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Matthew Carr

DPC Latency - Tech Help Required

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Hi All, afraid I need some technical help.

I (unfortunately) just bought a dell laptop (Lattitude 5480) for use with cakewalk. On paper, this thing is a beast i7-7820HQ processor, 16 Gb Ram, Pcie(4x) SSD. It's a great laptop, very fast and capable, but turns out it's completely unusable with any audio program due to DPC latency

LatencyMon shows the culprit as ACPI.sys  - I'm getting latency readings of over 2500uS, which results in lots of audible clicks and pops with reasonable ASIO buffers (256)

I've done all the usual: disabled c states, turned off speed-step and turbo-boost in Bios; Set all power plan settings to max performance; Disabled network, on board audio, camera, microphone array etc in device manager - but nothing works. The only thing I can think of now is  to try and set processor affinity so cakewalk only runs on cores 2,3 & 4 - the DPC spikes seem only to occur on core 1. Is this possible, and does anyone have any experience or knowledge of doing this? I did attempt creating a shortcut that set the processor affinity using this article :https://www.eightforums.com/threads/cpu-affinity-shortcut-for-a-program-create-in-windows.40339/  but without much success.

Is it possible to restrict Cakewalk to only use certain cores, and is it a viable technique to get around DPC Latency issues?

Any advice gratefully received, as this is starting to look like an expensive mistake... 

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There is no work-around for extremely high DPC Latency.

It has to be addressed at the source.

 

FWIW, Disabling TurboBoost won't solve DPC Latency issues.

 

If you've updated the motherboard's firmware, updated all drivers, and updated Win10... you're out of options.

 

When dealing with a general-purpose machine, you have to keep the target end-user in mind.

The typical user of that laptop would never know it suffers from a several millisecond "hiccup" in data flow.

For someone wanting to use it for DAW purposes, that small hiccup in data flow results in an audio glitch or dropout.

Lets say you want to run your audio interface at a 64-sample ASIO buffer size (44.1k).

The machine has 1.5ms to process/fill the next ASIO buffer. 

If a driver is monopolizing the CPU, the next buffer won't be processed/filled in time (resulting in a glitch/dropout).

 

The typical user cares far more about extended battery life than ultimate performance.

The power-management necessary for extended battery-life is diametrically-opposed to what we want in a high-performance DAW.

With Laptops, power-management is the source of many DPC Latency issues.

 

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Laptops that are particularly good for DAW purposes are expensive, large/bulky, and have short battery-life.

IOW, The general-purpose user would hate it.  😉

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Thanks Jim, Everything is updated to latest versions, so I'm out of options there.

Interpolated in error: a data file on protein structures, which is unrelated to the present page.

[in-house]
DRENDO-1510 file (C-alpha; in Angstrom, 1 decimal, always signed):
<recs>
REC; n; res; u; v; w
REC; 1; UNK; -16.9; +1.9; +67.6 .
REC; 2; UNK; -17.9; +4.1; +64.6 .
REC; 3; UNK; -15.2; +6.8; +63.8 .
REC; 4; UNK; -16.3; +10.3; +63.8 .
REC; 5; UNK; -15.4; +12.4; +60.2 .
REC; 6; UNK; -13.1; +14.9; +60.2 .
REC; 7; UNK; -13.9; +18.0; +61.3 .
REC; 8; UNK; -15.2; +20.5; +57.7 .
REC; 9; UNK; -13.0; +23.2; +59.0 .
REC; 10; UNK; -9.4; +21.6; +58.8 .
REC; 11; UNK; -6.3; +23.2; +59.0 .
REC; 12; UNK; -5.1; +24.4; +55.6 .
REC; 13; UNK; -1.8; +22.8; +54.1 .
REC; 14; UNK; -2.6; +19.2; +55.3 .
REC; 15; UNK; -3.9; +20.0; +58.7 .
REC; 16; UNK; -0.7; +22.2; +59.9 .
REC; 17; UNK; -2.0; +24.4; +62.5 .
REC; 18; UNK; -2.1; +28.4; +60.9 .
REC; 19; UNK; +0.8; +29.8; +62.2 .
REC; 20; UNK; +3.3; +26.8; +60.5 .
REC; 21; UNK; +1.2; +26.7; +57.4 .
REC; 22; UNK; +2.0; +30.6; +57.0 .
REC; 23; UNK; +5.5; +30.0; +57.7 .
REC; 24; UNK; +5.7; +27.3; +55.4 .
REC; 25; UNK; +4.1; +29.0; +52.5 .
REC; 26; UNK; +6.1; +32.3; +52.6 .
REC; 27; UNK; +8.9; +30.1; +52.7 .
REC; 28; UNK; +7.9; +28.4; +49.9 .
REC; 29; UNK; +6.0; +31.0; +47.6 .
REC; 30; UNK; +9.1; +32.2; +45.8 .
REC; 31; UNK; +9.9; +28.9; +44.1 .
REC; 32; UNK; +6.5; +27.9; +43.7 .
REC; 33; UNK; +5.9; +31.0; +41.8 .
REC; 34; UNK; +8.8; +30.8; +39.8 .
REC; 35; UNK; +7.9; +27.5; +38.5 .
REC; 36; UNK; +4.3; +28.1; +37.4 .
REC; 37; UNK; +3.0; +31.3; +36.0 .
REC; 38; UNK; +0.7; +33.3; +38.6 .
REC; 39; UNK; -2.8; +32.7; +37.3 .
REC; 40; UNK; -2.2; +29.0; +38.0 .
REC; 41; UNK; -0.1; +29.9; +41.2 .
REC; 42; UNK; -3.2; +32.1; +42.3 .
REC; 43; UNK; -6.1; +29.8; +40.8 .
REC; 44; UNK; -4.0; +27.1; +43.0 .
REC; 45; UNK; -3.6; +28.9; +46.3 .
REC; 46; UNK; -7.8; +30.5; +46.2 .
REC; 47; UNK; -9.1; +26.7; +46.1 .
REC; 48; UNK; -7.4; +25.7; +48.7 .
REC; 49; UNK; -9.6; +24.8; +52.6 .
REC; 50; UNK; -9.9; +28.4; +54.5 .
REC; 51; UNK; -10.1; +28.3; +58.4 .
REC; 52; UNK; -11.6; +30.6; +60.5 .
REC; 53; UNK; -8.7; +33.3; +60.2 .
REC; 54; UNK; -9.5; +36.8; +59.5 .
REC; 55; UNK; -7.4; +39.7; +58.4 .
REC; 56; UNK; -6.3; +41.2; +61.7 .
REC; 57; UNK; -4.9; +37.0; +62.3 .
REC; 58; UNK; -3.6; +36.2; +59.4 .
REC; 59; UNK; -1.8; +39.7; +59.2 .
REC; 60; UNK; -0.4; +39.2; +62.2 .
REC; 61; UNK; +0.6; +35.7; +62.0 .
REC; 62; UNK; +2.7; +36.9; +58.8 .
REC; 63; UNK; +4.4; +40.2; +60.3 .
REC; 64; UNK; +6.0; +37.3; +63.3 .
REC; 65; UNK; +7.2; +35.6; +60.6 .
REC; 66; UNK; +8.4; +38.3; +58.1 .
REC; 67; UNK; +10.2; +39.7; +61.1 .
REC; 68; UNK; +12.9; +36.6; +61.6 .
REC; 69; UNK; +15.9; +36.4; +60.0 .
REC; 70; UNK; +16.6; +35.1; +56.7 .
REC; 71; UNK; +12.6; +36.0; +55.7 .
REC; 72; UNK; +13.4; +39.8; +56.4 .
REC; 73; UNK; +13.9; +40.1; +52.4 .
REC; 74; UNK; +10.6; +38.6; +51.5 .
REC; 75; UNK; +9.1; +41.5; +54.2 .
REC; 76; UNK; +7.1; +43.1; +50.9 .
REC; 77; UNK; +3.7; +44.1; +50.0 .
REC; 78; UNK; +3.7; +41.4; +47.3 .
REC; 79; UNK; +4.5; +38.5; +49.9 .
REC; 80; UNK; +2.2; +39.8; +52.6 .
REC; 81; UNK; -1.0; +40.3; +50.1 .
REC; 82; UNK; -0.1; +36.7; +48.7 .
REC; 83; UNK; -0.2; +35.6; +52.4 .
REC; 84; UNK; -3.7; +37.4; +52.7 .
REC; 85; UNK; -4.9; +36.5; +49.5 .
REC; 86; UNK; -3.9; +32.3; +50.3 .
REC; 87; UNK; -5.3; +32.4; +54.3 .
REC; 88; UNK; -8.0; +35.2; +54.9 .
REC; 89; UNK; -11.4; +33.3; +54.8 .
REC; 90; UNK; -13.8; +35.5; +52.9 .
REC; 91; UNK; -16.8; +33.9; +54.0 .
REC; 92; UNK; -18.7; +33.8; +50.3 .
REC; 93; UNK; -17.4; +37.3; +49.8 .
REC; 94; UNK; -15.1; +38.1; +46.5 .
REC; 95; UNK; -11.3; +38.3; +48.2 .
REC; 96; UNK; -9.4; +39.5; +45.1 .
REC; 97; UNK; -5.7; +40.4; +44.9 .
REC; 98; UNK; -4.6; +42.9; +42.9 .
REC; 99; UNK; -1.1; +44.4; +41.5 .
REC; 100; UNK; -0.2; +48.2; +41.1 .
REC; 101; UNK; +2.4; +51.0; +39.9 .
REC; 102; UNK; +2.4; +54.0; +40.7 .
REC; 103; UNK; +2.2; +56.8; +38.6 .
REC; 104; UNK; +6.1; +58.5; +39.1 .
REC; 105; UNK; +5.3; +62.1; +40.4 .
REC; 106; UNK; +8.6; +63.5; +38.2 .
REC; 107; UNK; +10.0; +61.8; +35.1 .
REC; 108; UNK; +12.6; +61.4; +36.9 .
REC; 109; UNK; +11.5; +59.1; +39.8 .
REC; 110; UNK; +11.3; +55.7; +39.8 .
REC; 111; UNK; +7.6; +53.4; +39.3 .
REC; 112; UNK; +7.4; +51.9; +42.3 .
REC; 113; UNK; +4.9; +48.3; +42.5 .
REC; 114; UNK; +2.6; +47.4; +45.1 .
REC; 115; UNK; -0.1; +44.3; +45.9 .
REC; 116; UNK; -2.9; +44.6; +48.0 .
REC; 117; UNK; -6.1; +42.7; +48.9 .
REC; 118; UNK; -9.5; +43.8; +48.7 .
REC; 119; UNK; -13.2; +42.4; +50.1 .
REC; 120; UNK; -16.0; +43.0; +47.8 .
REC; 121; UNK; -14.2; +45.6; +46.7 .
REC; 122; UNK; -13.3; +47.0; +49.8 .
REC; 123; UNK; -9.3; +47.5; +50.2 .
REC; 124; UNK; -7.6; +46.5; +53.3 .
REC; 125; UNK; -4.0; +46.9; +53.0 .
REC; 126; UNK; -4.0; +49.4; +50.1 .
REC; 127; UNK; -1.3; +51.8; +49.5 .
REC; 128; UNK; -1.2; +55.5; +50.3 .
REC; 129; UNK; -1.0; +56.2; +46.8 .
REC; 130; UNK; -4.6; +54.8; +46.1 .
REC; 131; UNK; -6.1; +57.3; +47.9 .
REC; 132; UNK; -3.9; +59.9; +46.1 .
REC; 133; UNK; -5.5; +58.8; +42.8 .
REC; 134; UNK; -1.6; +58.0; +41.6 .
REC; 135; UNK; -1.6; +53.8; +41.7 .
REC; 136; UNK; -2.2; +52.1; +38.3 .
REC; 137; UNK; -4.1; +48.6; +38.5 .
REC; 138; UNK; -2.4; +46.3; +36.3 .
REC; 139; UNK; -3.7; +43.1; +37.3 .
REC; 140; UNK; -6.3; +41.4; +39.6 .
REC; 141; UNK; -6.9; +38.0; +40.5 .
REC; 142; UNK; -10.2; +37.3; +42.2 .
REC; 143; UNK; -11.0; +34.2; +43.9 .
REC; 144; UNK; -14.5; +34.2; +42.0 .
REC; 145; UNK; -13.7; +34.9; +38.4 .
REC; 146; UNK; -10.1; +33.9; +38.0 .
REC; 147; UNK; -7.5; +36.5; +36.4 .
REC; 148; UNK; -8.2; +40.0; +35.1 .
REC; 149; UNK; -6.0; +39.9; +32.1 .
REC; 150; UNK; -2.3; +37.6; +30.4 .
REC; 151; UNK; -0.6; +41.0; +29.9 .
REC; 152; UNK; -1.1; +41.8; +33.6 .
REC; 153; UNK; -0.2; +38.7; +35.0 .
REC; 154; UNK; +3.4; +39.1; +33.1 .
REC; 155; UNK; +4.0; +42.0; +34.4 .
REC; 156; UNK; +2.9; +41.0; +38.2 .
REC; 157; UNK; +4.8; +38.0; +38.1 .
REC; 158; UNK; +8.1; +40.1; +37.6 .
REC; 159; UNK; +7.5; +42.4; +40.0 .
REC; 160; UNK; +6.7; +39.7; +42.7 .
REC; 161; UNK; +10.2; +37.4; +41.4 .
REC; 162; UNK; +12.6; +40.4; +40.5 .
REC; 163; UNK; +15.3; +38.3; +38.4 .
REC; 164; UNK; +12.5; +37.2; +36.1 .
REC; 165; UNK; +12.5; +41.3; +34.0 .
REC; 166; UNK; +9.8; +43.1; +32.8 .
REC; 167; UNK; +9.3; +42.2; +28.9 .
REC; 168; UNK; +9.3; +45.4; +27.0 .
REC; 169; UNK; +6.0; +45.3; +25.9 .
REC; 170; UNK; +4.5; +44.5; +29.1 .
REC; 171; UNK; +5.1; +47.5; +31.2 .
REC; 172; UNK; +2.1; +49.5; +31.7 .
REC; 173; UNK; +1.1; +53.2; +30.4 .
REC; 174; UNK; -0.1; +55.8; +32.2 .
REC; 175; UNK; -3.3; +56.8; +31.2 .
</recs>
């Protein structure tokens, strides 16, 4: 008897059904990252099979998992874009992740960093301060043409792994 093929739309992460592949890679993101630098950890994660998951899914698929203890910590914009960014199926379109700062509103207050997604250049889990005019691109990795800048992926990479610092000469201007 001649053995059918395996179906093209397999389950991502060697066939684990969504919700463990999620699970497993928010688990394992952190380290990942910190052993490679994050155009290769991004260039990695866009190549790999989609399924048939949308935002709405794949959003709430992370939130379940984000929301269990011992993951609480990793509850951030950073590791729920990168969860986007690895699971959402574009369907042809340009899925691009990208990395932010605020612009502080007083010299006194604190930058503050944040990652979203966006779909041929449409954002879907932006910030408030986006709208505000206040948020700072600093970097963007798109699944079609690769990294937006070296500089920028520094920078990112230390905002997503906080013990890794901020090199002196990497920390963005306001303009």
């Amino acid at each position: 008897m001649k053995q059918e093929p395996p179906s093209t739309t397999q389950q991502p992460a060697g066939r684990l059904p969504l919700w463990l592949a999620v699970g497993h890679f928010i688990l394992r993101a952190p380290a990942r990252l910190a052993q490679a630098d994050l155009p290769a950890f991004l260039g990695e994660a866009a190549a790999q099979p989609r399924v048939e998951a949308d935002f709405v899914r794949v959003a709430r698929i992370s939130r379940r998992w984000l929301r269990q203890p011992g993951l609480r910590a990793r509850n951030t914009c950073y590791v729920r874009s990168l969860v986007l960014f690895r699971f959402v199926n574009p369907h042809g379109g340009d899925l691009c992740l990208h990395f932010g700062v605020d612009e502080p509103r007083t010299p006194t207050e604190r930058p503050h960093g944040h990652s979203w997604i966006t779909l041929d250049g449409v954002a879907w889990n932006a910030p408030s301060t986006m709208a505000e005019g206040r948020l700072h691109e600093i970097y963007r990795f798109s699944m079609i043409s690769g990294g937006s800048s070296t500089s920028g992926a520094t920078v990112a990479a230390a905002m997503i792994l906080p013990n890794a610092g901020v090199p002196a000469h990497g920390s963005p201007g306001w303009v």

13 minutes ago, Jim Roseberry said:

There is no work-around for extremely high DPC Latency.

I'm a bit deflated by that. The laptop has 4 cores, and only one core is being impacted by high DPC latency - surely if the audio app only runs on the cores not impacted, it wouldn't be interrupted by the process which takes a takes a long time to complete. Or am I being too simplistic?

 

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I had an issue with the latency spiking on a laptop - I removed the battery pack, and just kept it plugged in while using it for music performance/production.  This instantly resolved ACPI issues I was having, though it did leave me exposed to instantly shutting down if the power connector got bumped too much, or disconnected.  I ran for well over a year in this fashion.

Might be worth a shot.

By the way - not related, but seeing you are running a laptop, this jumped into my head - lots of folks have issues when their WiFi is enabled, and they either temporarily turn WiFi off using, usually, some sort of function key on some laptops, or a hardware switch - and if neither is present, they would temporarily disable the WiFi drivers in Device Manager, right before starting a Cakewalk session, and would enable the WiFi again after finishing their Cakewalk session.

Bob Bone

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What Bob Bone said is a clue: ACPI.SYS is part of what controls your processors to give your laptop longer battery life. Take it out of the picture and you get performance back.

Me, I refuse to believe that there is no way to wrest control of the hardware away from the OS, although you may need the help of Google searches and maybe a 3rd-party utility.

I have had good luck with Process Lasso.

Rather than having it running all the time, I set it up to kill all the processes that I didn't want running while I'm doing DAW work, then start it before I do a Cakewalk (or whatever) session. The default view is to have its activity log visible, and I still remember this one session where it delivered a repetitive utter beatdown upon the poor Apple Mobile Device Service, which I had excluded. It kept trying to start up, but Process Lasso would have none of it. It went on, every 200mS for about 15 seconds, which is forever in computer time, until the Apple Mobile Device Service just stopped trying.

Edited by Starship Krupa
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Thanks All, some good advice given - I might be making some progress but need to do more testing.

I'd read that the battery system could cause ACPI.sys latency in a laptop, so I disabled the 'Microsoft ACPI-Compliant Method Battery' driver under battery settings. Seems to make it appear to windows there is no battery installed, so easier than physically removing the battery. That did seem to help somewhat, but still was getting spikes (wifi / ethernet was disabled)

I then tried setting the processor affinity for Cakewalk.exe to cores 2,3,4 via Task Manager, and even though latency Mon was still reporting high DPC on core 1, audio seemed to be OK with a buffer of 128.  Unfortunately, doesn't seem to be a way to set processor affinity for APCI.sys (even using Process Lassoo) and as I want to use this laptop in a live setting, I'd be nervous that ACPI.sys might for some reason  move off core 1 and wreck things - although I haven't seen that to date